Why monitor mammals?
Mammals can be very elusive. Often coming out at night, and not in great numbers, it is hard to monitor their populations, where they are distributed, and how they behave. However, knowing these things is very important not only for conservation, but also for knowing how to develop our natural landscape sustainably.
What is camera trapping?
One way to keep track of wild mammals is the use of motion-sensing "camera traps" (they don't actually catch the animals!), which detect and photograph any animal moving in front of them. Camera traps are great because they are relatively easy to set up, and cause less stress to animals compared to the traditional method of capturing and tagging them. If done well, we will not only learn about what and how many animals there are, but also the timing of important events such as when they reproduce. These battery powered camera traps can be left in the wild taking pictures for months, so you don't need to constantly check on them. However, when we deploy many camera traps across a large area, regularly downloading images from them and identifying the animals captured in thousands of photos can become a big operation!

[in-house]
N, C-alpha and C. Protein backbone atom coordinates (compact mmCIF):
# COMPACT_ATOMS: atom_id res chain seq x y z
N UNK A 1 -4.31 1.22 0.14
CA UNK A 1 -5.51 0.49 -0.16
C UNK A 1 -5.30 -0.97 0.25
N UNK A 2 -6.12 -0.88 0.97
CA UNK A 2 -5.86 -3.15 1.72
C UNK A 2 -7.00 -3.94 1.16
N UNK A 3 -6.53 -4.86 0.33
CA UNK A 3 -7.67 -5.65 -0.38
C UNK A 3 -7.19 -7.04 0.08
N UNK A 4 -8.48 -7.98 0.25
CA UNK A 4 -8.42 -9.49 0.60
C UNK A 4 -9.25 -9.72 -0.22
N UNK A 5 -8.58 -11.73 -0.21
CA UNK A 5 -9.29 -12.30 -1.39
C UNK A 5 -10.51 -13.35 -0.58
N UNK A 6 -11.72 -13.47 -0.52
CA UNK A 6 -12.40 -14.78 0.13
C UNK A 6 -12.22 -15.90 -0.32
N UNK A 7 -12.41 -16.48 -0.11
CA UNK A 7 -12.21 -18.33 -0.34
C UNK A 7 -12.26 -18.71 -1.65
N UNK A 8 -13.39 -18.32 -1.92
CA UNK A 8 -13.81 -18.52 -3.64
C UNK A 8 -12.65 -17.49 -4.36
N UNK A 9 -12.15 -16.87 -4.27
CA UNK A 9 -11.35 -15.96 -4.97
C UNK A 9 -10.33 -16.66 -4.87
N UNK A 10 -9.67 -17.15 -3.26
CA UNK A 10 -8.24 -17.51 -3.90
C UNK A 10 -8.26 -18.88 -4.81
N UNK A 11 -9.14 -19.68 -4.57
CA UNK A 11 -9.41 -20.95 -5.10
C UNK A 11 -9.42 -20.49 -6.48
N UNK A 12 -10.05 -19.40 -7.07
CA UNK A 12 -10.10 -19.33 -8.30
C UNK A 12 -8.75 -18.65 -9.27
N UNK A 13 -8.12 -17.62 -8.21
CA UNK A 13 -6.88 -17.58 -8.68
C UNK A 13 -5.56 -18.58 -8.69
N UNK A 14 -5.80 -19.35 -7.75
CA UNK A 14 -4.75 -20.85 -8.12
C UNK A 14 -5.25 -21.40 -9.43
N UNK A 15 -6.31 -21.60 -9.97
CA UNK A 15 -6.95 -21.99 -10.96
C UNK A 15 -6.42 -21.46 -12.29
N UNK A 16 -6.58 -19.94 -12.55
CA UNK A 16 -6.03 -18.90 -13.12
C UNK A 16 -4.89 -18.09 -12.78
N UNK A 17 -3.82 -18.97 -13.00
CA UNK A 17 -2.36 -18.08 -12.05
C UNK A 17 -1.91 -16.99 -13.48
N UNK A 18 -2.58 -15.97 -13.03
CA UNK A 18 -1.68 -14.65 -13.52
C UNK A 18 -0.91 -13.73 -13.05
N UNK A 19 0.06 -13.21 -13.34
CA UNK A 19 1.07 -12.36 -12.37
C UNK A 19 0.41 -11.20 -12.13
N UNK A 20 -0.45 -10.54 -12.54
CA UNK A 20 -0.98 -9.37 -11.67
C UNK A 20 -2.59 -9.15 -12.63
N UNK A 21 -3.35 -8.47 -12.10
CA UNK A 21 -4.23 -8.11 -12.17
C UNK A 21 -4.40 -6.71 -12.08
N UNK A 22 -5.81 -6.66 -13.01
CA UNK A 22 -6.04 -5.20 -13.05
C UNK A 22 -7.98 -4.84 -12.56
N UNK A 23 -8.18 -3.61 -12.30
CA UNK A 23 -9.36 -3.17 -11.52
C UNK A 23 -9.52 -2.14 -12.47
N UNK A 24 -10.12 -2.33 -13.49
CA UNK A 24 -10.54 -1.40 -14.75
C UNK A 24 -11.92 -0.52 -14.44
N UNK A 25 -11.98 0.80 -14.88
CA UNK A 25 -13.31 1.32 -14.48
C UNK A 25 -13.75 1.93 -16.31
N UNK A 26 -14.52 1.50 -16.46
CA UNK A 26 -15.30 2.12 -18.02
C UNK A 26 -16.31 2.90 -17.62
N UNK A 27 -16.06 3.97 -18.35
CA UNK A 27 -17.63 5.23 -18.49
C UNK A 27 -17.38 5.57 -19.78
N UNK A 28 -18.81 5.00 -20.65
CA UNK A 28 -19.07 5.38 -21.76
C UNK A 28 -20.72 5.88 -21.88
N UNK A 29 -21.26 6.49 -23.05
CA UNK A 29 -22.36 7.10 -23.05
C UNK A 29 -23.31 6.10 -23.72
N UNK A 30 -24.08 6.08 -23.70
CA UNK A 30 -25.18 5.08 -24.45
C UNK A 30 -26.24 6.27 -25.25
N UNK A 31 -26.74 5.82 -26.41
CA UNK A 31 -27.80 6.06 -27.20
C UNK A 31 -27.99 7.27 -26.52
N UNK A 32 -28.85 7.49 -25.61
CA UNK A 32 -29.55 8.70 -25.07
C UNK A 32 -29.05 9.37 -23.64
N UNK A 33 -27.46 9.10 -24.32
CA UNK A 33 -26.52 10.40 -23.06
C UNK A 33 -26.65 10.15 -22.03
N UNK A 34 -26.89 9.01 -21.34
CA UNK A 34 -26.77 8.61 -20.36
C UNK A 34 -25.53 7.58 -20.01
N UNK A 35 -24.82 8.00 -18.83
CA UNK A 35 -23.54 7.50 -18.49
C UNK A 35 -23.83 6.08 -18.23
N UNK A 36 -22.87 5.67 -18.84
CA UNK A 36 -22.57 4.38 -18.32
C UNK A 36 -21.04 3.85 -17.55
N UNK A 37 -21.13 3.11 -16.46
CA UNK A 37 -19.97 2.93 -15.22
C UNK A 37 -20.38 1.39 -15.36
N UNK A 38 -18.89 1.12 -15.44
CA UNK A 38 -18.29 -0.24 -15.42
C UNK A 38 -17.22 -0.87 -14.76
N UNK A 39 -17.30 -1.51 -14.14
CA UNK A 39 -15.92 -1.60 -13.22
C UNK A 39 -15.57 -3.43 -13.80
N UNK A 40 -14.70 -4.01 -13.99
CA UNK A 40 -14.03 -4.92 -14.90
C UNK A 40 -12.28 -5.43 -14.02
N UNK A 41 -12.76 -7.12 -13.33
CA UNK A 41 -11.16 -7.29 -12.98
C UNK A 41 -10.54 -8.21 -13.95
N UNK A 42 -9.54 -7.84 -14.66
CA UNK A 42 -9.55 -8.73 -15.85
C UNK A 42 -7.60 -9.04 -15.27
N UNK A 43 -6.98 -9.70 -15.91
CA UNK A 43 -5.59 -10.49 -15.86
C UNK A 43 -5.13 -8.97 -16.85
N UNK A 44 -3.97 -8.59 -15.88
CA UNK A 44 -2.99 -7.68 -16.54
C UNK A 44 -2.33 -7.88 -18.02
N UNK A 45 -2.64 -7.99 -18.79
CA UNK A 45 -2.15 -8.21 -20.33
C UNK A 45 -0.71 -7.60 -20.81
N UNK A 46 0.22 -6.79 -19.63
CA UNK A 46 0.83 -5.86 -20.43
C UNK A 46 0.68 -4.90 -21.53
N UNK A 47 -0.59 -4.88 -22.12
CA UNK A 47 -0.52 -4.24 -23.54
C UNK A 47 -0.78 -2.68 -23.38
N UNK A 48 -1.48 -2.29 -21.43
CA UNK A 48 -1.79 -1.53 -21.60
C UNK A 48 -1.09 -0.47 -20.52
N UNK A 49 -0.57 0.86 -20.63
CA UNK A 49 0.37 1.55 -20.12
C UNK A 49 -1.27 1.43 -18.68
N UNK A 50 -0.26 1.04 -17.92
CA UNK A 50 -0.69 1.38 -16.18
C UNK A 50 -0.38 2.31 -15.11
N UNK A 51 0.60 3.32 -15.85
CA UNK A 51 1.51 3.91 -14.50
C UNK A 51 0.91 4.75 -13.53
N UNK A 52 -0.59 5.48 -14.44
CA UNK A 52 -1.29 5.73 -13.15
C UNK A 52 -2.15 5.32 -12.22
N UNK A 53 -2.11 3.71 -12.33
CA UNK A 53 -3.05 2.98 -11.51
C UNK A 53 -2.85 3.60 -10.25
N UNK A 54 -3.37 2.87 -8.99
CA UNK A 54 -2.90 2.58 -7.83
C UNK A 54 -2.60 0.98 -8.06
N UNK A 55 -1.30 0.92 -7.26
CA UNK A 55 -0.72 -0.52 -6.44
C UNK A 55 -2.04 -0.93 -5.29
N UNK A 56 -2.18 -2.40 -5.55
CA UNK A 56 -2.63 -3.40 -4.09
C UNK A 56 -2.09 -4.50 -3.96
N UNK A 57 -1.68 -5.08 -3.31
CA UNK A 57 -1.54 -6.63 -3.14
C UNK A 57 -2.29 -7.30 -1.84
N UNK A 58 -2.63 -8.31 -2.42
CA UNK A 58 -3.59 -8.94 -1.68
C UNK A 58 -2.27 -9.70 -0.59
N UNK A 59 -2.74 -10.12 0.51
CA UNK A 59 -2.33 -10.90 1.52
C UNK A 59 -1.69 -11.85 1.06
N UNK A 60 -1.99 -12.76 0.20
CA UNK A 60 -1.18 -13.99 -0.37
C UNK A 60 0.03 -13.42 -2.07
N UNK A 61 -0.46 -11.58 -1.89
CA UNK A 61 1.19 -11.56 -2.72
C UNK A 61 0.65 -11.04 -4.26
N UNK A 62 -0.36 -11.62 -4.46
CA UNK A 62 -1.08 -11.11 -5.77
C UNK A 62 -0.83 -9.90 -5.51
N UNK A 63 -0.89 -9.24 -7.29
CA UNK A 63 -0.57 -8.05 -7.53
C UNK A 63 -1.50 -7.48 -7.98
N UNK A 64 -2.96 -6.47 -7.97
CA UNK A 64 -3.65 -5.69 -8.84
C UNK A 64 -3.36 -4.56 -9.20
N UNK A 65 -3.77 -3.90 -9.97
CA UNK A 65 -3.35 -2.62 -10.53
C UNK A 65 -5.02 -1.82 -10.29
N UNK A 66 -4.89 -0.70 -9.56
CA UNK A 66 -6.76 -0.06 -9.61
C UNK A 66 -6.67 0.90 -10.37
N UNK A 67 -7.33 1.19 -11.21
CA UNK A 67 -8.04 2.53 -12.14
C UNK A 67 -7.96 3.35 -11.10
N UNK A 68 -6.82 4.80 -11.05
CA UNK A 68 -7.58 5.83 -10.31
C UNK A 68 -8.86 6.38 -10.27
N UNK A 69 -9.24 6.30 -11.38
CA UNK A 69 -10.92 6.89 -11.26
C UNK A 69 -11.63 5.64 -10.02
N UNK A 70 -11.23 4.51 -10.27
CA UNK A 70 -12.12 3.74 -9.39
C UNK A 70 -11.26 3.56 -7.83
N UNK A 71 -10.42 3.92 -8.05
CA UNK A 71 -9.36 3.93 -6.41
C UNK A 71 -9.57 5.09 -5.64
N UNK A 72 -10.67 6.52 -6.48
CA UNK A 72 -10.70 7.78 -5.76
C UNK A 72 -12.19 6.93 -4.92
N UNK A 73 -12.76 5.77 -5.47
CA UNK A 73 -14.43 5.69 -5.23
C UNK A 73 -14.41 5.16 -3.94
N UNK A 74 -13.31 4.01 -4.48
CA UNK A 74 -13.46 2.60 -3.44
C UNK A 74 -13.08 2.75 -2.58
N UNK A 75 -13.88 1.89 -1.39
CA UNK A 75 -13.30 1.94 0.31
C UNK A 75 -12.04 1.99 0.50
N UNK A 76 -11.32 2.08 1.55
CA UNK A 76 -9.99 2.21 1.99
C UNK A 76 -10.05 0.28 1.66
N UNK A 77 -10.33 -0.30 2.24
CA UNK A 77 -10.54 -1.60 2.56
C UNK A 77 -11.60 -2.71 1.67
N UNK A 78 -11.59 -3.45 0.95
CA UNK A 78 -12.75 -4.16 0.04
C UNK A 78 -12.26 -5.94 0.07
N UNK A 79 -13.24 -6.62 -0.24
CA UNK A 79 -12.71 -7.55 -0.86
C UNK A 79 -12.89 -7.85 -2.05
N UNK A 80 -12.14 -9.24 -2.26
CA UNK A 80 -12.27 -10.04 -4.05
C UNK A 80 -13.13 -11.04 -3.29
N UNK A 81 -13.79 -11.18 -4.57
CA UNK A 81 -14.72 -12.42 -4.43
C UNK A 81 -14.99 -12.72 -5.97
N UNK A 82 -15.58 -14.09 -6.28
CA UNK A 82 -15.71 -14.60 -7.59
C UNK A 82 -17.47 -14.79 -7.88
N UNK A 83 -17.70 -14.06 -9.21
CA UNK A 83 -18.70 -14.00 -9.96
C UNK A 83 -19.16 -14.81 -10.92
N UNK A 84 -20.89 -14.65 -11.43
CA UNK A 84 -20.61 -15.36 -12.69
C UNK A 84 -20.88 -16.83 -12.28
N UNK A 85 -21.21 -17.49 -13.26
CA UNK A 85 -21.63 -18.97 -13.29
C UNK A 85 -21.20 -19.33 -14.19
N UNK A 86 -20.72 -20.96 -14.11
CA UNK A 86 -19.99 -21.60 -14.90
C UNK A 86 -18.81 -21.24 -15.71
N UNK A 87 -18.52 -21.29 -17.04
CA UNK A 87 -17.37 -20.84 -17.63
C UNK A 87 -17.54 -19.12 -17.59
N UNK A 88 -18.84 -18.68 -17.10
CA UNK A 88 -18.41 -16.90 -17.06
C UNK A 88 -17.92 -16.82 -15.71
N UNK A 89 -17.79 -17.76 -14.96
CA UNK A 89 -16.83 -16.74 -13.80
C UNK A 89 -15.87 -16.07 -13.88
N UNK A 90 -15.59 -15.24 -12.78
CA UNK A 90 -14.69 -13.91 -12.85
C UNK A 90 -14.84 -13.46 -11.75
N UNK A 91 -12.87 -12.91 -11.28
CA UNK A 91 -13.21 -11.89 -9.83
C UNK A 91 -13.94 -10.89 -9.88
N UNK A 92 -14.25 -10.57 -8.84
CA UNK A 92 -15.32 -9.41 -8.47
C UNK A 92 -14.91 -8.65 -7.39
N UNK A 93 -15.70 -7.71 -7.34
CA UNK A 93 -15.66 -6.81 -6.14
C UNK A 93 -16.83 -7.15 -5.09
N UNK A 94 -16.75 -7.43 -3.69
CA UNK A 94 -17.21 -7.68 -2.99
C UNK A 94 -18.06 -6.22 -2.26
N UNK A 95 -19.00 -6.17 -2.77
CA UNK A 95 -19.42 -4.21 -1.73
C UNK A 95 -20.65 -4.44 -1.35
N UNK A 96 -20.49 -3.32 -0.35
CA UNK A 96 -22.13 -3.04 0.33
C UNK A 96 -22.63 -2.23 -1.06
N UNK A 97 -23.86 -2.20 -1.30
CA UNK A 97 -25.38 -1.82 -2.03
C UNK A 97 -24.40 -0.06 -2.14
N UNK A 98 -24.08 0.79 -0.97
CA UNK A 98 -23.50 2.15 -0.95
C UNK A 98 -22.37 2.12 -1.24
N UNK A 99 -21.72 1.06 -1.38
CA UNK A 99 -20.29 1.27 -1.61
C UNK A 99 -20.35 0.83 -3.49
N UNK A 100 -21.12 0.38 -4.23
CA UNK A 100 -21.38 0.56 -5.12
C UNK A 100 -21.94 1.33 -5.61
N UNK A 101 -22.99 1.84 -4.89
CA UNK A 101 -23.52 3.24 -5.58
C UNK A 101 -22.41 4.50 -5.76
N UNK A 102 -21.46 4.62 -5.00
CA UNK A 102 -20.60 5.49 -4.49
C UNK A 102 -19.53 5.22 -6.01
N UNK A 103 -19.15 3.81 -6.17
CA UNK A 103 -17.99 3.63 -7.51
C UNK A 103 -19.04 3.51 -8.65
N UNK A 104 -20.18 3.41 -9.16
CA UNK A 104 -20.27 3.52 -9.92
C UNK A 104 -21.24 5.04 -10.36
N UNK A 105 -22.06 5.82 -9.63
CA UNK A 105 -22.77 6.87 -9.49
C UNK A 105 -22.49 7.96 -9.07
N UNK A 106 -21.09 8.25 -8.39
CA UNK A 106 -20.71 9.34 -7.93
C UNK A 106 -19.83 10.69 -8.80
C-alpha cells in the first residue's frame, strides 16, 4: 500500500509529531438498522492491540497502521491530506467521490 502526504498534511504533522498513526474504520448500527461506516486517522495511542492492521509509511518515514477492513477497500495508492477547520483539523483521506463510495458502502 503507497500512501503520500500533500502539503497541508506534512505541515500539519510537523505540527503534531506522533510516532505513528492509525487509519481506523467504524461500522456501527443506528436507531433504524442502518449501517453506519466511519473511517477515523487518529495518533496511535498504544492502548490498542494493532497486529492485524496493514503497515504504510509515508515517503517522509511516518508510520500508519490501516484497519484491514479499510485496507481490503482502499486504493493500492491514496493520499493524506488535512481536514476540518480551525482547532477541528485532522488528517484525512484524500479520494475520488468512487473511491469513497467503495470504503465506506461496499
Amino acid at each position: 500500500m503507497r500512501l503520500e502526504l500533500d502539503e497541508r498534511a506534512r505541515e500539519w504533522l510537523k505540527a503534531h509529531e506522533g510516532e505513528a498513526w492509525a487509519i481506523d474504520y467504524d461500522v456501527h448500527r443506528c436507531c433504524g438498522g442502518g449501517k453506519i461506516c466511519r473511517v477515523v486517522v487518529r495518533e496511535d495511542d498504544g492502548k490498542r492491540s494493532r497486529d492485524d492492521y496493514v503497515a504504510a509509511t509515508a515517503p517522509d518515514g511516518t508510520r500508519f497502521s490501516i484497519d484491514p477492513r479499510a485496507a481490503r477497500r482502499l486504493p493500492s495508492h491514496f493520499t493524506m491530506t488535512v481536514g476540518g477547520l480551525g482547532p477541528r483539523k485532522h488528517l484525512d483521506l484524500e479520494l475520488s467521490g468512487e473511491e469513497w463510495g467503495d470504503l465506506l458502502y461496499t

Where citizen scientists (you!) come in
Since there are thousands of photos, we need the help of volunteers like you to identify the animals in them. This is a type of "crowdsourcing" that has been demonstrated to work on websites like Zooniverse. What makes Mammal Web different, however, is that we would like to take this a step further, and let you set up your own camera traps, and upload the pictures you get with them! The Spotter page lets you identify animals in photos, and the Trapper page allows you to sign up your own camera traps and start uploading.
MammalWeb was created in a collaboration between the Durham Wildlife Trust and a team of scientists at Durham University. We hope to improve the state of mammal monitoring in the UK, and to engage the public in this endeavour.